"He led him to believe that he was going to buy the decanter. The owner was already counting on the money from the sale. When the poor man left, the owner's feeling were terribly hurt."

"Fantastic Esti! What is the name of this aveyra?"

"Onaas devarim."

"Correct! Onaas devarim, hurting someone with words, is a terrible, terrible sin. The source is a verse in this week's parasha, 'Each of you shall not wrong your fellow man (with words), and you shall fear your God; for I am the Hashem your God' (Vayikra 25:17). The gemora darshens, 'Just as it is forbidden to wrong someone in monetary matters, so too it is forbidden to wrong him with words' (Bava Metzia 58b)."

"Mora Sara, I have a question. The poor man in the story said no hurtful words. He did not mention that he was going to buy the crystal decanter. How did he wrong the shopkeeper with his words?"

"That is an excellent question, Ahuva. It reveals the extent of how far his aveyra (sin) goes. The gemora states explicitly, 'Do not set your eyes on an item when you have no money to purchase it. 'Why is looking at an item onaas devarim? The browser builds up the shopkeeper's hope that he will make a sale. He may begin to feel that the money is already in his pocket. In the end, when the browser does not buy, the shopkeeper is terribly disappointed. The browser has hurt his feelings without even uttering one word."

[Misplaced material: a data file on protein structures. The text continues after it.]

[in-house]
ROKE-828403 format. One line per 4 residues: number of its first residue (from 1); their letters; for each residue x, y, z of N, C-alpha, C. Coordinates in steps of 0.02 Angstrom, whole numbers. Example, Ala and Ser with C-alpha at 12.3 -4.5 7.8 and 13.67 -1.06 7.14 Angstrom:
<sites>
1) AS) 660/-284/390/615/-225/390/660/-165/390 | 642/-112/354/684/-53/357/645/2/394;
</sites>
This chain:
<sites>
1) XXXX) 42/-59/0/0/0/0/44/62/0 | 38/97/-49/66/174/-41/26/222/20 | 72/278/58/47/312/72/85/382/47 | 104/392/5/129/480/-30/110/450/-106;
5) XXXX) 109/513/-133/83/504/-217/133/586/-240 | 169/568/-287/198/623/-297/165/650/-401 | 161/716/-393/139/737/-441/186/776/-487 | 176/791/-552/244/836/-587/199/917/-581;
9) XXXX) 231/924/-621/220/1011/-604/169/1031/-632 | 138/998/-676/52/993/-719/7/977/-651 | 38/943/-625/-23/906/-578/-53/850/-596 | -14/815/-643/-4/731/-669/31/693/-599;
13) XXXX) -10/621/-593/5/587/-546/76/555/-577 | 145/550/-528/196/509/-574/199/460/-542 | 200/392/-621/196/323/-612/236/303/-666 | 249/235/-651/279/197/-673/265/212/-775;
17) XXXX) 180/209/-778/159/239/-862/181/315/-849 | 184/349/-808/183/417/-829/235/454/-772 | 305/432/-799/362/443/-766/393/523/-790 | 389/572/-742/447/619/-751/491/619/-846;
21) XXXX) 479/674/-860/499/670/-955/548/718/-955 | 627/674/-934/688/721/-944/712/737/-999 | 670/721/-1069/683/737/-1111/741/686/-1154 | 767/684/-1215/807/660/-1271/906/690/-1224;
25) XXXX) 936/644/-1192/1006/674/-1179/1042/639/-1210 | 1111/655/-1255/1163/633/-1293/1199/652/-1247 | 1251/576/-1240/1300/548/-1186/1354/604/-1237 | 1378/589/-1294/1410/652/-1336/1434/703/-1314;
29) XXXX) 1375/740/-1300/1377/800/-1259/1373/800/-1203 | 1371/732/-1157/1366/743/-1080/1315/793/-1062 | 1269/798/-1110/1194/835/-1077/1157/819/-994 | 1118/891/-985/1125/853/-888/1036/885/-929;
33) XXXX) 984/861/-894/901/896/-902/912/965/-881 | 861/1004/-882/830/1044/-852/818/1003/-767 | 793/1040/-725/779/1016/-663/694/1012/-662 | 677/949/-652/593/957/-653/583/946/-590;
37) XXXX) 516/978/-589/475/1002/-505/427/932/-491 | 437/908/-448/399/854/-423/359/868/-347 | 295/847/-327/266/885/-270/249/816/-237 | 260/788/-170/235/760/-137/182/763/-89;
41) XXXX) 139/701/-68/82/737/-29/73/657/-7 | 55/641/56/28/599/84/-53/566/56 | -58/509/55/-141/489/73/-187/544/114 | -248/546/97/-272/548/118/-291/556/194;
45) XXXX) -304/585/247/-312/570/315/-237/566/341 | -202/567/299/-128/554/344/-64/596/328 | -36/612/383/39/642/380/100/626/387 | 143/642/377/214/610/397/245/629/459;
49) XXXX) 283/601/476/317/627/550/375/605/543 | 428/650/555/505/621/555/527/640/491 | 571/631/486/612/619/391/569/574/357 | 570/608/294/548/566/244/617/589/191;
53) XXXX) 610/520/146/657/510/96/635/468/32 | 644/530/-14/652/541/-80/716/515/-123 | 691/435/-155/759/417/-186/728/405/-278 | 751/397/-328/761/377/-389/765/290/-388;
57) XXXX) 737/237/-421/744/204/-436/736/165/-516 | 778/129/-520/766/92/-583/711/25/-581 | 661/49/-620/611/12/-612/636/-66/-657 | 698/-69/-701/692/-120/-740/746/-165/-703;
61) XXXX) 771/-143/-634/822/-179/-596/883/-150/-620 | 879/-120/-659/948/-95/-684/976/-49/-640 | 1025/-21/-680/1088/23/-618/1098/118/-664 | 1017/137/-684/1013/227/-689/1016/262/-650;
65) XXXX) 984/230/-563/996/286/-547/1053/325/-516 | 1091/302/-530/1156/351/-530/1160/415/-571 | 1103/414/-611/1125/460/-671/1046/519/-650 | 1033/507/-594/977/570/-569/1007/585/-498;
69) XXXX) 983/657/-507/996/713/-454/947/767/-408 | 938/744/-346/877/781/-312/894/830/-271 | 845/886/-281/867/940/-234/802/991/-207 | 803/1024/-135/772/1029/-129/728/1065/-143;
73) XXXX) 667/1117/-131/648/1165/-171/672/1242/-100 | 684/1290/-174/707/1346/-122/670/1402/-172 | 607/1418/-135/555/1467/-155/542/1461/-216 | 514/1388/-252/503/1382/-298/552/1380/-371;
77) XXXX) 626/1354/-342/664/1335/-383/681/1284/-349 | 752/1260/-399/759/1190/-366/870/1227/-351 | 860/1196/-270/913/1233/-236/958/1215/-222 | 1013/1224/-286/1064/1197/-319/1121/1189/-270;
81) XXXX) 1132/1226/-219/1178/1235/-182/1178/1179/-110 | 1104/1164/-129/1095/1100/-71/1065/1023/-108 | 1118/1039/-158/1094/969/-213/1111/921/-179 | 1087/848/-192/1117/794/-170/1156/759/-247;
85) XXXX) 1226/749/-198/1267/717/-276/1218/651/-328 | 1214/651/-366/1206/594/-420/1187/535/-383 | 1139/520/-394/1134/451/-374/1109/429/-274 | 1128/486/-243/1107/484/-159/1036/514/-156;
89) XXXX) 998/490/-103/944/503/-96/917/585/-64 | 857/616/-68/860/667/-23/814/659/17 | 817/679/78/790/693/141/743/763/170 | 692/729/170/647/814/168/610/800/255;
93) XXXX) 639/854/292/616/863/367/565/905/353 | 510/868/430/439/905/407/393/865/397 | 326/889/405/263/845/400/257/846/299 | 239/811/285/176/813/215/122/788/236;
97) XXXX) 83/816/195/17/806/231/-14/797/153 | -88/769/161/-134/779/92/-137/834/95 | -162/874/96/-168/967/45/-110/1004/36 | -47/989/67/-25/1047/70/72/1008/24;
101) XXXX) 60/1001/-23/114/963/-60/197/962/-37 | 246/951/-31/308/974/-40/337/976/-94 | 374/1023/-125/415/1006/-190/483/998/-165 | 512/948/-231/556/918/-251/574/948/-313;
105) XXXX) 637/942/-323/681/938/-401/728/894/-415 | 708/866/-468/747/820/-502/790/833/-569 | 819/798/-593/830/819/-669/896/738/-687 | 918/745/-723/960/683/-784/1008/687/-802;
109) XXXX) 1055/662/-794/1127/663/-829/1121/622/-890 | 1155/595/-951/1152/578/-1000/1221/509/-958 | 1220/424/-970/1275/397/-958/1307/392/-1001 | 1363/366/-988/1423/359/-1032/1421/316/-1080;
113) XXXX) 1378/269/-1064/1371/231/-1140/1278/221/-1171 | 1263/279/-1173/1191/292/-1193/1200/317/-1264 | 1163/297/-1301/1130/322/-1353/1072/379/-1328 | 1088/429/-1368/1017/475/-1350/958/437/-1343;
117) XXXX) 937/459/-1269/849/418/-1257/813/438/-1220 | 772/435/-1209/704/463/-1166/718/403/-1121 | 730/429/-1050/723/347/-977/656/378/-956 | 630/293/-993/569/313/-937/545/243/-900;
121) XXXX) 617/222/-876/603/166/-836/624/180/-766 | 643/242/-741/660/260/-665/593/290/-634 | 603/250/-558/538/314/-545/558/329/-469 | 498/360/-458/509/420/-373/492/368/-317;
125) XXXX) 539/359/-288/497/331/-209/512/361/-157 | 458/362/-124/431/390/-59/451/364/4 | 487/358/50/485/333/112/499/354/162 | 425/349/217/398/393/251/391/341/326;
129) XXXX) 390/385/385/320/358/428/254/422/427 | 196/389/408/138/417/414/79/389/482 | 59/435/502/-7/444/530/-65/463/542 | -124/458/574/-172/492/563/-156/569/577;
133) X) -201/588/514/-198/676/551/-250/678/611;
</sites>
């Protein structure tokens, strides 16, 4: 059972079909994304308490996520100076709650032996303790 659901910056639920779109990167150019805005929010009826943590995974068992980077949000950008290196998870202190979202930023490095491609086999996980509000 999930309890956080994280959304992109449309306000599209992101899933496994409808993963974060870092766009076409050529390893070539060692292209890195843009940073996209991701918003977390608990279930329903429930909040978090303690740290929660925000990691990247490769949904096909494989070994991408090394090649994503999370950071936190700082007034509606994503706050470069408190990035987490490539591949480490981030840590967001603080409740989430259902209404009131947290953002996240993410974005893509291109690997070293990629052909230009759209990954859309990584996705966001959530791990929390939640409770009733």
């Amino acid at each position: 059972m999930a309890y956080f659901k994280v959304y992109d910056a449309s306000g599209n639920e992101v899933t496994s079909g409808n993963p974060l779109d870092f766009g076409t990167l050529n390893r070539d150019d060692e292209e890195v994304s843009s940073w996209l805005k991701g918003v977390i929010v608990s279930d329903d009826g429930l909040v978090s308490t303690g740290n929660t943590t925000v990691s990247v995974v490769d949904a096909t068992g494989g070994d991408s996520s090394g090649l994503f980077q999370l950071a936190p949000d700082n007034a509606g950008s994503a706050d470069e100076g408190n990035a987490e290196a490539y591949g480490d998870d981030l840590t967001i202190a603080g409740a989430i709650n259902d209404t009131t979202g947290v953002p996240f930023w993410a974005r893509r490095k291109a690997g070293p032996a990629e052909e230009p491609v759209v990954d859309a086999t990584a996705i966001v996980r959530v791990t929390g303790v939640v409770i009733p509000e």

"How careful we must be with other's feelings!"

"Indeed, Deena. Any word or deed that embarrasses, humiliates, causes pain, frightens, distresses, or angers his friend in any way is included in the aveyra of onaas devarim."

"It sounds very serious, Mora Sara, however it cannot possibly be as bad as cheating someone out of his money."

"The gemora teaches us that onaas devarim is worse than onaas mommon (wronging someone in monetary matters). The money damage can be calculated and paid back. The hurt feelings cannot. Onaas mommon damages a person's property; onaas devarim damages his body. The verse that speaks about onaas devarim warns us to fear Hashem. There is no such warning for onaas mommon. The Sefer HaChinuch relates that people are very sensitive. Many of them guard their feelings more than their money. People whose feelings have been hurt, and as a result cry out to Hashem, are answered immediately."

"Oy va voy!"